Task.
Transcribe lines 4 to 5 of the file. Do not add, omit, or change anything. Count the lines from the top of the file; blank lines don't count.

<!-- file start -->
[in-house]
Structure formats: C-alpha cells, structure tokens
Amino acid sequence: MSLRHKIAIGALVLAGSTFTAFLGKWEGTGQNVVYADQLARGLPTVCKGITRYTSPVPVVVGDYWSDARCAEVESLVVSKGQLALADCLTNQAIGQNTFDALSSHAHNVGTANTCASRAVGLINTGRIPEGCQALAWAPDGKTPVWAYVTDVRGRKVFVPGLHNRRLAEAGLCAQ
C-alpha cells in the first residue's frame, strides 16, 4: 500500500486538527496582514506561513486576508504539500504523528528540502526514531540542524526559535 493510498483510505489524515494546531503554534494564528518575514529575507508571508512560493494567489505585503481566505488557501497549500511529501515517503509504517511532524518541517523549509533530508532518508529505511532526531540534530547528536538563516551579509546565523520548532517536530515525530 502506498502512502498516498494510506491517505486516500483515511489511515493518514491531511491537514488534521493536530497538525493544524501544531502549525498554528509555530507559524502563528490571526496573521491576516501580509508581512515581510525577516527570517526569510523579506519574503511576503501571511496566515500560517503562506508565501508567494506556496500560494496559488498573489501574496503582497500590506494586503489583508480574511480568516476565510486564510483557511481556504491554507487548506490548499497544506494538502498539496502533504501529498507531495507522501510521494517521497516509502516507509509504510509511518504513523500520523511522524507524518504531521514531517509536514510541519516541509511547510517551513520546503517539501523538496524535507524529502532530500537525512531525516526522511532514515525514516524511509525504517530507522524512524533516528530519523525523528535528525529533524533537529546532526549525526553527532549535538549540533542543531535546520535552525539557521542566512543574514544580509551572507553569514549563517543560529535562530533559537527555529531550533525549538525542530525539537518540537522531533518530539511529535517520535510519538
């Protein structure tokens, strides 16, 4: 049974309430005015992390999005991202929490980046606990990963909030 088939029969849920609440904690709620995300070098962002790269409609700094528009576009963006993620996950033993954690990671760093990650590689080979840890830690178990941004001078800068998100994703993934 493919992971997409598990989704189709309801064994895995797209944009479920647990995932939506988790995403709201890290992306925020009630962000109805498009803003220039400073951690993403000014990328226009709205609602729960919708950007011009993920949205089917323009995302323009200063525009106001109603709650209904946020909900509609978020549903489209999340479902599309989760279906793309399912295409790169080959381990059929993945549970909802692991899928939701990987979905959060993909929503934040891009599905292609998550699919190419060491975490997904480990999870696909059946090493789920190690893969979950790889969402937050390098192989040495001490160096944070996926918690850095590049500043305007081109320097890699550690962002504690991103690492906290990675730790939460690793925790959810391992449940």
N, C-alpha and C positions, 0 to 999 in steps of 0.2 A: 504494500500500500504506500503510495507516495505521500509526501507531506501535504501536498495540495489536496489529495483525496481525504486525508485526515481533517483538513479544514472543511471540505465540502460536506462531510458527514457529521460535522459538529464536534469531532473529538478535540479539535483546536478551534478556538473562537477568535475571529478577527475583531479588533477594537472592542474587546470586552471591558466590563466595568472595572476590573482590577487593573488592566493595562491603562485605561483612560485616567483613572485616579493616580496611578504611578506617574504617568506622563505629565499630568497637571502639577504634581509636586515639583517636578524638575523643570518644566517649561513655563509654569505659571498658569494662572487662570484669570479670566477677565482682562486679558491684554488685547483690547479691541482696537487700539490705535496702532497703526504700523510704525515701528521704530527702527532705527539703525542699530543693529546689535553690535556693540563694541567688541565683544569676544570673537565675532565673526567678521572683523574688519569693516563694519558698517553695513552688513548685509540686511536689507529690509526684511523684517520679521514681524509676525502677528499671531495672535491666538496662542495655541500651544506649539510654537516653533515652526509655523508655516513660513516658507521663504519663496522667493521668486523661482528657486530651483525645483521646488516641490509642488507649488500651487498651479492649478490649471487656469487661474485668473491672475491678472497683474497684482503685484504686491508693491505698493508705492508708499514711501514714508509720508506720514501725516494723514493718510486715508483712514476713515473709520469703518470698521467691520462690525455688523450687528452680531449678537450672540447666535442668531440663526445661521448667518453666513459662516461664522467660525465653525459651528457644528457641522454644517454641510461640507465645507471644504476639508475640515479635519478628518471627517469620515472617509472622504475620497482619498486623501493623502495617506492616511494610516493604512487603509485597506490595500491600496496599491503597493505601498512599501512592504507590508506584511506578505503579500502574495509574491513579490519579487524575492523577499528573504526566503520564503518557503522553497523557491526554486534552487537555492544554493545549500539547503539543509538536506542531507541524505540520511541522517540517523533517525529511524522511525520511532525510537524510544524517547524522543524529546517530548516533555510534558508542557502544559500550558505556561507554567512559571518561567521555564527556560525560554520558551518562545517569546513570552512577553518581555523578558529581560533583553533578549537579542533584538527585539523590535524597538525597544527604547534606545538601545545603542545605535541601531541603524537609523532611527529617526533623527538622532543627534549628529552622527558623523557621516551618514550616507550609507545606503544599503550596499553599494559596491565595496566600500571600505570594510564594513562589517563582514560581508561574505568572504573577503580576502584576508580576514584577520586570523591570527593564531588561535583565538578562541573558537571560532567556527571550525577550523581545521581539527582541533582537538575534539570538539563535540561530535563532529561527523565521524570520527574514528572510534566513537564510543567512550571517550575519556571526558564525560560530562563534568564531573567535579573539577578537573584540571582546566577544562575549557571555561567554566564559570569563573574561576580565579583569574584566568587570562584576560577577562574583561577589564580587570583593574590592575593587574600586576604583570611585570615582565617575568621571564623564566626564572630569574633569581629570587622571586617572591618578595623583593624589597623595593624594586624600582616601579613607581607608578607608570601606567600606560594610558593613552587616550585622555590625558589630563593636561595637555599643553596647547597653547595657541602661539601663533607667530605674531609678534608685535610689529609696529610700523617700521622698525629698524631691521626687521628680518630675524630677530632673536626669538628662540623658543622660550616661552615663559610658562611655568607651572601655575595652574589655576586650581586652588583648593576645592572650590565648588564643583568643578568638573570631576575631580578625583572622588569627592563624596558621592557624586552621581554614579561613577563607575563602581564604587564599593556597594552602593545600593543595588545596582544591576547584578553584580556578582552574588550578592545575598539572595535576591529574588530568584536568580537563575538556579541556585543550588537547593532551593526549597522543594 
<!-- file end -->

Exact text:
C-alpha cells in the first residue's frame, strides 16, 4: 500500500486538527496582514506561513486576508504539500504523528528540502526514531540542524526559535 493510498483510505489524515494546531503554534494564528518575514529575507508571508512560493494567489505585503481566505488557501497549500511529501515517503509504517511532524518541517523549509533530508532518508529505511532526531540534530547528536538563516551579509546565523520548532517536530515525530 502506498502512502498516498494510506491517505486516500483515511489511515493518514491531511491537514488534521493536530497538525493544524501544531502549525498554528509555530507559524502563528490571526496573521491576516501580509508581512515581510525577516527570517526569510523579506519574503511576503501571511496566515500560517503562506508565501508567494506556496500560494496559488498573489501574496503582497500590506494586503489583508480574511480568516476565510486564510483557511481556504491554507487548506490548499497544506494538502498539496502533504501529498507531495507522501510521494517521497516509502516507509509504510509511518504513523500520523511522524507524518504531521514531517509536514510541519516541509511547510517551513520546503517539501523538496524535507524529502532530500537525512531525516526522511532514515525514516524511509525504517530507522524512524533516528530519523525523528535528525529533524533537529546532526549525526553527532549535538549540533542543531535546520535552525539557521542566512543574514544580509551572507553569514549563517543560529535562530533559537527555529531550533525549538525542530525539537518540537522531533518530539511529535517520535510519538
């Protein structure tokens, strides 16, 4: 049974309430005015992390999005991202929490980046606990990963909030 088939029969849920609440904690709620995300070098962002790269409609700094528009576009963006993620996950033993954690990671760093990650590689080979840890830690178990941004001078800068998100994703993934 493919992971997409598990989704189709309801064994895995797209944009479920647990995932939506988790995403709201890290992306925020009630962000109805498009803003220039400073951690993403000014990328226009709205609602729960919708950007011009993920949205089917323009995302323009200063525009106001109603709650209904946020909900509609978020549903489209999340479902599309989760279906793309399912295409790169080959381990059929993945549970909802692991899928939701990987979905959060993909929503934040891009599905292609998550699919190419060491975490997904480990999870696909059946090493789920190690893969979950790889969402937050390098192989040495001490160096944070996926918690850095590049500043305007081109320097890699550690962002504690991103690492906290990675730790939460690793925790959810391992449940």